And what impact would this discovery have on us collectively – would it unite us or divide us here on Earth?

    “Maybe the search for extraterrestrials actually tells us more about ourselves than anything else,” says world-renowned astronomer and deputy executive director of the International Centre for Radio Astronomy Research, Professor Steven Tingay, who has been pondering these and other weighty existential questions in the course of his research.

    Tingay and his CSIRO colleague Dr Chenoa Tremblay have been involved in the deepest and broadest search yet for signs of alien life, thanks to the capabilities offered by the Murchison Widefield Array (MWA) – the highly sensitive, low frequency radio telescope with a fantastically wide field of view that is supporting a trove of new scientific endeavours from its whisper-quiet location in inland Western Australia.

    So far, no signals have been detected to suggest we are not alone. But with the MWA now allowing much-expanded searches to be conducted alongside other astrophysical investigations, the search for extraterrestrial intelligence – commonly referred to as SETI – is definitely ramping up.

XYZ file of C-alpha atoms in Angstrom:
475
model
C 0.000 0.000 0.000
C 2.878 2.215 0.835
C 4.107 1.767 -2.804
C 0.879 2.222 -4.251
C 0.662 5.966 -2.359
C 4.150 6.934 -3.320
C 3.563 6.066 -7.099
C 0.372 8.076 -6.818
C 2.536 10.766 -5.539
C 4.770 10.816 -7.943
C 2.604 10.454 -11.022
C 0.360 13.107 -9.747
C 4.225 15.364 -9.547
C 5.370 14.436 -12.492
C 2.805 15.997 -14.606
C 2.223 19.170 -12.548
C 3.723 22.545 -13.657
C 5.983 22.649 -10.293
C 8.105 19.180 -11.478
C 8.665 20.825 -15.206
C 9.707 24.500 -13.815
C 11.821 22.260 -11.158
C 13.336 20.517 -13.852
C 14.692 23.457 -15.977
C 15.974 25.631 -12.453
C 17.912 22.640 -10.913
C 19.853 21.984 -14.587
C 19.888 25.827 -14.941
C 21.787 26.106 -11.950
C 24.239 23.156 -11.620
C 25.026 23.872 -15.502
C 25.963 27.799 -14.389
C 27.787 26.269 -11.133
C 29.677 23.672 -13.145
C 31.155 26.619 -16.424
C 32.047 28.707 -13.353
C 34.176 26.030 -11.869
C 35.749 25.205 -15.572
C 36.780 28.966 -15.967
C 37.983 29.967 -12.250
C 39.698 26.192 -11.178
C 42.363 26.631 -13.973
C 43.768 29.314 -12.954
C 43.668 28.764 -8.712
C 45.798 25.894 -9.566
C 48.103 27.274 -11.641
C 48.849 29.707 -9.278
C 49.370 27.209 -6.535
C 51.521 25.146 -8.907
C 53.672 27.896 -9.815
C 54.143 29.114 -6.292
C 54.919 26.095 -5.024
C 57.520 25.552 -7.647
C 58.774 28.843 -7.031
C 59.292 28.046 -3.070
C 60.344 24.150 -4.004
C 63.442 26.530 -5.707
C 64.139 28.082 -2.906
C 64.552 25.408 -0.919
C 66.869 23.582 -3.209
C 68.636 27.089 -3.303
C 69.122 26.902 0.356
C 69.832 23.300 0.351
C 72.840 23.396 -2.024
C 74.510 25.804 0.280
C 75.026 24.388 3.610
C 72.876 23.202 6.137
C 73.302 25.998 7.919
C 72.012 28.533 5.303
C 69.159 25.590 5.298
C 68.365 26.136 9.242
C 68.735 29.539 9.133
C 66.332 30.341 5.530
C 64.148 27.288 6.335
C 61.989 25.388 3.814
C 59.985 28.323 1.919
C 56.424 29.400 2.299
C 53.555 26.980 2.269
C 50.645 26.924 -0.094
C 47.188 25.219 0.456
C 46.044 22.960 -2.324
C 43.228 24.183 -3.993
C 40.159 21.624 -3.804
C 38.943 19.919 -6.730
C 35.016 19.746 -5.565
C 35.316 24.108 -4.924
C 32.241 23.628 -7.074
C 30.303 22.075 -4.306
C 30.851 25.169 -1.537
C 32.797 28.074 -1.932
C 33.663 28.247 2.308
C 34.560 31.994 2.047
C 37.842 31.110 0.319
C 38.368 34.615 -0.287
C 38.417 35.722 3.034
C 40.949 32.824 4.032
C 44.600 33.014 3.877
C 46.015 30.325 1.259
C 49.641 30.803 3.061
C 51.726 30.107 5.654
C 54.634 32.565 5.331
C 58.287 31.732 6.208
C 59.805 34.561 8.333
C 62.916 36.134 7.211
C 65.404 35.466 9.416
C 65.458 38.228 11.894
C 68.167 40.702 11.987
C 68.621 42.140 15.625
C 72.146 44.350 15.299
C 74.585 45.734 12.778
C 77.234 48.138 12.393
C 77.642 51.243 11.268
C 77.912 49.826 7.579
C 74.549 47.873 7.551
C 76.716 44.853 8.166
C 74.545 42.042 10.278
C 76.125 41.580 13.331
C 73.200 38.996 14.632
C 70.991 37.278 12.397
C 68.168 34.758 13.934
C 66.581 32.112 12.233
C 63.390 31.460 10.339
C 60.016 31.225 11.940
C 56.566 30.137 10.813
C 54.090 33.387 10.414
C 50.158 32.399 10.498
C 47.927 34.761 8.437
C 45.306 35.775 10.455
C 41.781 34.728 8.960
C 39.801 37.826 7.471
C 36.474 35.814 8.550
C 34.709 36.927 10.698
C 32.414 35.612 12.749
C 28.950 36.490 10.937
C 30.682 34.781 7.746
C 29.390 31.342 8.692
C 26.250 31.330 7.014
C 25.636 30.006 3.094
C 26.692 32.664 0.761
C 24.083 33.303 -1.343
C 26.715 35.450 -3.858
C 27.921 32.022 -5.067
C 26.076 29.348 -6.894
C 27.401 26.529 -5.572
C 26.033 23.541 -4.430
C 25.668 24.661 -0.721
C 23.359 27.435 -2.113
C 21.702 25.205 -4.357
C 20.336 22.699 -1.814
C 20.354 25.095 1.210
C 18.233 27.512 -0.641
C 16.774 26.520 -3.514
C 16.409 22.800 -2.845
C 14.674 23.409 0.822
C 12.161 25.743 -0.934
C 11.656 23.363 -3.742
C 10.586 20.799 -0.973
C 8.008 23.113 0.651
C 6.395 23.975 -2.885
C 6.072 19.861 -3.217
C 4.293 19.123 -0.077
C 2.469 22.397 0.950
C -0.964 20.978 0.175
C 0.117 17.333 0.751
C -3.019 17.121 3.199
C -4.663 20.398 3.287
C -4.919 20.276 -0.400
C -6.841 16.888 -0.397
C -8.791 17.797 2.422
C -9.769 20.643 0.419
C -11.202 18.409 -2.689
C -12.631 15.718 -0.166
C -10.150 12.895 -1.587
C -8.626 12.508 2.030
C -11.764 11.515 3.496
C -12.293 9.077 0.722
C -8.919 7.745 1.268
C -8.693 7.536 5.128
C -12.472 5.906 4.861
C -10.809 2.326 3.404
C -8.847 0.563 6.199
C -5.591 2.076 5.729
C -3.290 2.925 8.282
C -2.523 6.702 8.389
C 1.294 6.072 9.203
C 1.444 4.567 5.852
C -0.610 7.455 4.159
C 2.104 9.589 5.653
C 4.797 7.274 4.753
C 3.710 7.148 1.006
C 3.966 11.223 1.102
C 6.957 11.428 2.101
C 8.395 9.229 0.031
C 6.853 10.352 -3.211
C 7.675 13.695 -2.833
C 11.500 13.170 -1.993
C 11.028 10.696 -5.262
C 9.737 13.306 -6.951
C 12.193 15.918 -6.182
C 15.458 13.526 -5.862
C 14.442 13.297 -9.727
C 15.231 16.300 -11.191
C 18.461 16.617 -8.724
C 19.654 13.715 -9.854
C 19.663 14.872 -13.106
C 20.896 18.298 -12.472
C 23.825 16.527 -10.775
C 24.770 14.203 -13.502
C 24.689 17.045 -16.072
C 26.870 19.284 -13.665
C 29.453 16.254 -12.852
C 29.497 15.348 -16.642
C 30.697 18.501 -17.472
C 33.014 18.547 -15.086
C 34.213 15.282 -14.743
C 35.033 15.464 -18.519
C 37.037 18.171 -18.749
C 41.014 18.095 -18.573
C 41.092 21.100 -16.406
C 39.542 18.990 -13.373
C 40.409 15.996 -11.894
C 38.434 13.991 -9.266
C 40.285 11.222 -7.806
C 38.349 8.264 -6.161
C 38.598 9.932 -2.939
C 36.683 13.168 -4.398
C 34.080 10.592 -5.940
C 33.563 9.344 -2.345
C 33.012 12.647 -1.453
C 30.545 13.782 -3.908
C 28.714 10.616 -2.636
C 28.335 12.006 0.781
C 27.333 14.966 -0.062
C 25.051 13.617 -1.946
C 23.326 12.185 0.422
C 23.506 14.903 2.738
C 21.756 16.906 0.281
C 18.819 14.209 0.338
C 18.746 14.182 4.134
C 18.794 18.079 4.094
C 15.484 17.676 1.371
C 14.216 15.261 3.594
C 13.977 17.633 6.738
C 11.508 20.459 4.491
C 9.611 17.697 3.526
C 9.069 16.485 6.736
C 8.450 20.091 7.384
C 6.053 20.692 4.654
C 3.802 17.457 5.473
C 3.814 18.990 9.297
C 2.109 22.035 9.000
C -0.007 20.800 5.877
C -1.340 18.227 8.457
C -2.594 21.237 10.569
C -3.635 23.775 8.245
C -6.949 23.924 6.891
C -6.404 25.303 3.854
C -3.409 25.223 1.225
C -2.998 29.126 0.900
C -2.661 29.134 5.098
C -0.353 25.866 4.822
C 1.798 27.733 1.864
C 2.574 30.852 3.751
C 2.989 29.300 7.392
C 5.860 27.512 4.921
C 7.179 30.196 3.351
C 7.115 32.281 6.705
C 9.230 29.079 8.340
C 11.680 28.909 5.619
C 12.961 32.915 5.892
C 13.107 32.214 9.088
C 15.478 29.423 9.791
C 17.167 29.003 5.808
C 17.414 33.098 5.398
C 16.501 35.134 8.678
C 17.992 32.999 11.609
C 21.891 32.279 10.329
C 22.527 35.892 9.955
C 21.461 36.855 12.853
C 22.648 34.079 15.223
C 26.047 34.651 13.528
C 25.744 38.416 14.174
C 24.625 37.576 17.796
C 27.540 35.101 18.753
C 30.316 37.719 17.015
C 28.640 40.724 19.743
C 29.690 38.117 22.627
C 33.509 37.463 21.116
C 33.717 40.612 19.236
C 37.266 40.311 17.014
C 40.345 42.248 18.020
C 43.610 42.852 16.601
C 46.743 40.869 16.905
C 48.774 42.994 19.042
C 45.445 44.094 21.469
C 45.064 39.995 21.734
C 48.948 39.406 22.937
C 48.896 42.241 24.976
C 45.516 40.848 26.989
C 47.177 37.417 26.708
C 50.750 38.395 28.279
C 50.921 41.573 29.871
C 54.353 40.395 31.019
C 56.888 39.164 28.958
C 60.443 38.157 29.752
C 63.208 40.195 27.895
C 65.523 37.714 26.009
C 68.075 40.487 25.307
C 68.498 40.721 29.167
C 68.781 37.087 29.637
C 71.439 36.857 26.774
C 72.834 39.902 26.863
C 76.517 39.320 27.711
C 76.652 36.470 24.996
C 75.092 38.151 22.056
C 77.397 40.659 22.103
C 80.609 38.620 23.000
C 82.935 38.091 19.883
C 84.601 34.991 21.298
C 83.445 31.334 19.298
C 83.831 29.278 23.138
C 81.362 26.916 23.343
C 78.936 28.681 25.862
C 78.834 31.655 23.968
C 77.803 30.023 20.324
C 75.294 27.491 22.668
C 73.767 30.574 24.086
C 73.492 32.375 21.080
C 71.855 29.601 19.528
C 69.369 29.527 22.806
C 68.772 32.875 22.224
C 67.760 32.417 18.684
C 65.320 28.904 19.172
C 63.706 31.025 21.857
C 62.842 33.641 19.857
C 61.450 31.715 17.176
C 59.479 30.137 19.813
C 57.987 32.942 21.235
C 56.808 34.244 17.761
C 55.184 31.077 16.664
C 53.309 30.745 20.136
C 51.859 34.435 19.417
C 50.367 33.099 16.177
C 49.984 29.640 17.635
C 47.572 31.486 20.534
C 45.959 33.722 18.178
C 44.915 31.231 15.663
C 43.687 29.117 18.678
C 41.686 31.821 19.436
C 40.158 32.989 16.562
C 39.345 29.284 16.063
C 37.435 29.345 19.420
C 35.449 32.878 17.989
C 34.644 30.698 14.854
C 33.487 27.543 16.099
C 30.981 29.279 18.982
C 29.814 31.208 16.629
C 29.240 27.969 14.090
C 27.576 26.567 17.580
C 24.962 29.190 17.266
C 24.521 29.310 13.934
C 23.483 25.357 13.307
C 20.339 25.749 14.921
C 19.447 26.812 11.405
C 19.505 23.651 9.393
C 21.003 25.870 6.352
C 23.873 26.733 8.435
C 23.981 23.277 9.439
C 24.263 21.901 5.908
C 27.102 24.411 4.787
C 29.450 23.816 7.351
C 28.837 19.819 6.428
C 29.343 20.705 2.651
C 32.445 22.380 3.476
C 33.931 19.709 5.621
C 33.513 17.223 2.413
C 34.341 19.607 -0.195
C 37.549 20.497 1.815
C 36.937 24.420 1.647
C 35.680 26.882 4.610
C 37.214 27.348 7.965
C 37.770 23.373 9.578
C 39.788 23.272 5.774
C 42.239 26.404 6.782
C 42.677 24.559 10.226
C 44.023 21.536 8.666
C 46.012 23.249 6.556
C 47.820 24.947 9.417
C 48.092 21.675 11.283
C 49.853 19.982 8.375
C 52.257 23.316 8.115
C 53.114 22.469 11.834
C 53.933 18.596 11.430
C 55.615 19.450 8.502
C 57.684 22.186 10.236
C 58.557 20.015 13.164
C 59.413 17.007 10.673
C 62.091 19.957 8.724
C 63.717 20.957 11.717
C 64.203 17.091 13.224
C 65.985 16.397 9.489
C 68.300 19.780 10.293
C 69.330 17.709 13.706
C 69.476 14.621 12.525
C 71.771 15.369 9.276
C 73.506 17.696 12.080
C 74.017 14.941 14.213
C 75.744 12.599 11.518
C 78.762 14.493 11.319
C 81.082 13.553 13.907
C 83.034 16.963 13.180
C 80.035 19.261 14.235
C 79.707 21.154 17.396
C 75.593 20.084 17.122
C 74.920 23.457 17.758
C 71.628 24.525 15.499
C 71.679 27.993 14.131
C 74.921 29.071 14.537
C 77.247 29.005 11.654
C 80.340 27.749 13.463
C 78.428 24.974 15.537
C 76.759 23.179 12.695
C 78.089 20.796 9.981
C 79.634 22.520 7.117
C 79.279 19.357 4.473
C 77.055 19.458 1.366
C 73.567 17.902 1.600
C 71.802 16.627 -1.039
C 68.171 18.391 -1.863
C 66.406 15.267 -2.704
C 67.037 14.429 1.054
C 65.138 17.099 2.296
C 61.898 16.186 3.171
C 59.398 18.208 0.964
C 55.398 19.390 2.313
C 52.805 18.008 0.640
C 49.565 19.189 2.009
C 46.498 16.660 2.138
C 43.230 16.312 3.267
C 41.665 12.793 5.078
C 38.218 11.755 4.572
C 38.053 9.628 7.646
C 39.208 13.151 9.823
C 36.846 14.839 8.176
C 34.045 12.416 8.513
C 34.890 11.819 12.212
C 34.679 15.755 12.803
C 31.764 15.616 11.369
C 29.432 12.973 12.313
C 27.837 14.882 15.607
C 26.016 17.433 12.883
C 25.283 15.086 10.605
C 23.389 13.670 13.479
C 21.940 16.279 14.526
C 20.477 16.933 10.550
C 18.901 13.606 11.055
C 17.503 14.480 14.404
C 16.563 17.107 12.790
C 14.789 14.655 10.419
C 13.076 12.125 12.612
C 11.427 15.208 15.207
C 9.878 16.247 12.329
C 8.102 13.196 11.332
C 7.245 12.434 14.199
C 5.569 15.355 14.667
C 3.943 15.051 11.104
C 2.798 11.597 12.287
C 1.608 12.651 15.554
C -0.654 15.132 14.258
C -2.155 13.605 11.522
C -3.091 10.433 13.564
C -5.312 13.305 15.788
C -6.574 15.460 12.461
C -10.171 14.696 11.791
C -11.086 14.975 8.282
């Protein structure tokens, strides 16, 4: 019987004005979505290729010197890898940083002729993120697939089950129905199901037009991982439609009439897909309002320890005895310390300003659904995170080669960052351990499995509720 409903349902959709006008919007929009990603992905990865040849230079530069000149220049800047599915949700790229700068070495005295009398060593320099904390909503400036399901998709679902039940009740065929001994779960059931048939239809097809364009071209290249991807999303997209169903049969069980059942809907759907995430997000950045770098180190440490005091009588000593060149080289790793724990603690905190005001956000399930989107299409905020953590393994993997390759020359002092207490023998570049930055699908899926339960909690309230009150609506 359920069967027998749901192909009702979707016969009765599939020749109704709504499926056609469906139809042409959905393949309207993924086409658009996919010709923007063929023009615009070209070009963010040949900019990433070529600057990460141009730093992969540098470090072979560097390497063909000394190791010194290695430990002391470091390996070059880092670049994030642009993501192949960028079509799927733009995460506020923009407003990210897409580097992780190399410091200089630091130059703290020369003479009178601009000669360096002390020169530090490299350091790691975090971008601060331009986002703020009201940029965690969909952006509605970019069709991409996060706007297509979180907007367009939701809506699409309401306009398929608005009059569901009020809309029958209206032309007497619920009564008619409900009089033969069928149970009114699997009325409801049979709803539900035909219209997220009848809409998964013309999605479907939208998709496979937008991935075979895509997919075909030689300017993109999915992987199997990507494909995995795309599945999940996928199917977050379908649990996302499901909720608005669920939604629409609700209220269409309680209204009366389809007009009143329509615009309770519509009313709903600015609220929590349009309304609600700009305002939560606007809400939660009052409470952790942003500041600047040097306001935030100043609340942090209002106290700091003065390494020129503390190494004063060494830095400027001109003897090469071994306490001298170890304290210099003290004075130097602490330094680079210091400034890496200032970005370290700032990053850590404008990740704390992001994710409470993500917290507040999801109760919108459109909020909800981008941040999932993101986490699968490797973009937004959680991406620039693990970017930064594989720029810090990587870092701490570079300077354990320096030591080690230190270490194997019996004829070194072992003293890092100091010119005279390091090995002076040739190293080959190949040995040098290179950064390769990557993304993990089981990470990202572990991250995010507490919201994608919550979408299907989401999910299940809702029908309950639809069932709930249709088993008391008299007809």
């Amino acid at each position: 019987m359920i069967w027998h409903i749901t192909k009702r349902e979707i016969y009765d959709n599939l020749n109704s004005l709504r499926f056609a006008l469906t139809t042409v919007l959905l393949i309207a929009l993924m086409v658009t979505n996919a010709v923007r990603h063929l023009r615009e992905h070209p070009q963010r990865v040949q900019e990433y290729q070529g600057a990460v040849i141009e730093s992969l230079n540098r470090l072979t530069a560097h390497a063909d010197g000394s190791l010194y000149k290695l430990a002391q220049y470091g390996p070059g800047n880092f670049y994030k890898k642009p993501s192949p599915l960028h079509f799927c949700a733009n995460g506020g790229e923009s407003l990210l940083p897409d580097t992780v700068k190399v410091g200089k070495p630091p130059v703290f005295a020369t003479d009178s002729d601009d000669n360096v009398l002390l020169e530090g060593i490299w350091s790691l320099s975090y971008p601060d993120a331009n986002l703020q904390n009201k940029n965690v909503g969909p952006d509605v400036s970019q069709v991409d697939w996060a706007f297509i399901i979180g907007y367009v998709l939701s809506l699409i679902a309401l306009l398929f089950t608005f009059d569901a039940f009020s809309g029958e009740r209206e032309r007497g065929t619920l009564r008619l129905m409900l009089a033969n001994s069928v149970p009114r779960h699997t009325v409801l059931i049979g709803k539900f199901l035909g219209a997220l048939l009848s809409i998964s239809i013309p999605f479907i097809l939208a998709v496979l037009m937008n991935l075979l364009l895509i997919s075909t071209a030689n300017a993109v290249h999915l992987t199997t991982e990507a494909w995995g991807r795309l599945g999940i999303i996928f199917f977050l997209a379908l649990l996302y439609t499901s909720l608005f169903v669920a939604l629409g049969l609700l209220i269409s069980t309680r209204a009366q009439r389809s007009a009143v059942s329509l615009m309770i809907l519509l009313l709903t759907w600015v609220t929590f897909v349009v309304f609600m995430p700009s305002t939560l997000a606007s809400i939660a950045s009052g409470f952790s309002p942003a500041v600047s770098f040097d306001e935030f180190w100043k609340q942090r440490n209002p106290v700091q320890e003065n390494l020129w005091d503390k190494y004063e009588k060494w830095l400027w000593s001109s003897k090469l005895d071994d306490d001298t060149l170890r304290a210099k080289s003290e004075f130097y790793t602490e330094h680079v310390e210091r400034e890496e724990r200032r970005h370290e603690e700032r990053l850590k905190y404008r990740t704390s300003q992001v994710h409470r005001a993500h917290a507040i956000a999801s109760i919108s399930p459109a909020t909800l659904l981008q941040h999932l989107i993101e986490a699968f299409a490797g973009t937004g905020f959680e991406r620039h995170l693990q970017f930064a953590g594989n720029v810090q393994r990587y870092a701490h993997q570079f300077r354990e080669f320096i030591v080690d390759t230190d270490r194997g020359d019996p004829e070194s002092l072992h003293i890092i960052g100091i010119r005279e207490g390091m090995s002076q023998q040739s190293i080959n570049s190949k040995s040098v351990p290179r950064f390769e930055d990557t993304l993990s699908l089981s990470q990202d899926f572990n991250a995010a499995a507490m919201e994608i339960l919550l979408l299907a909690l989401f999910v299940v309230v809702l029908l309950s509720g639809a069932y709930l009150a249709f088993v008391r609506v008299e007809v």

For example, it will no doubt add to fresh questions about our cosmic exclusivity generated by NASA’s latest mission to Mars, where the Perseverance rover is collecting rock and soil samples that will be probed for signs of ancient microbial life.

    In 2018, the MWA was used to scan part of the Vela constellation, known to cover at least 10 million star systems. Within this field are six known exoplanets: planets that orbit around other stars, like the Earth orbits around the Sun, that could potentially offer the right conditions for hosting life. Through this and two previous surveys, Tingay and Tremblay examined 75 known exoplanets, searching for narrow-band signals consistent with radio transmissions from intelligent civilisations, with a further 144 exoplanets examined in research to be published soon.

    Fortuitously, the MWA allows the search for extraterrestrial intelligence to piggyback onto science that is already taking place – offering, as Tingay describes it, “two bits of science for one”. As part of her PhD research, Chenoa was using the radio telescope to observe molecular signatures from stars, gas and dust in our galaxy in the hopes of detecting the complex molecules that are the precursor to life. The pair then realised that these data could be simultaneously used for the search for radio signals from advanced civilisations.

    “It’s a very high-return, low-effort route at this stage, which means that if you strike it lucky it hasn’t really cost you all that much along the way,” explains Tingay. “So that’s almost a perfect scenario for science.”

    So what exactly are they looking for in their MWA surveys?

    “We’re not one hundred per cent sure,” admits Tremblay.

    “It’s like asking a toddler to go and find an object in the house and they very excitedly go and run around and look under the couch and then come back with big eyes and go, ‘What does it look like?’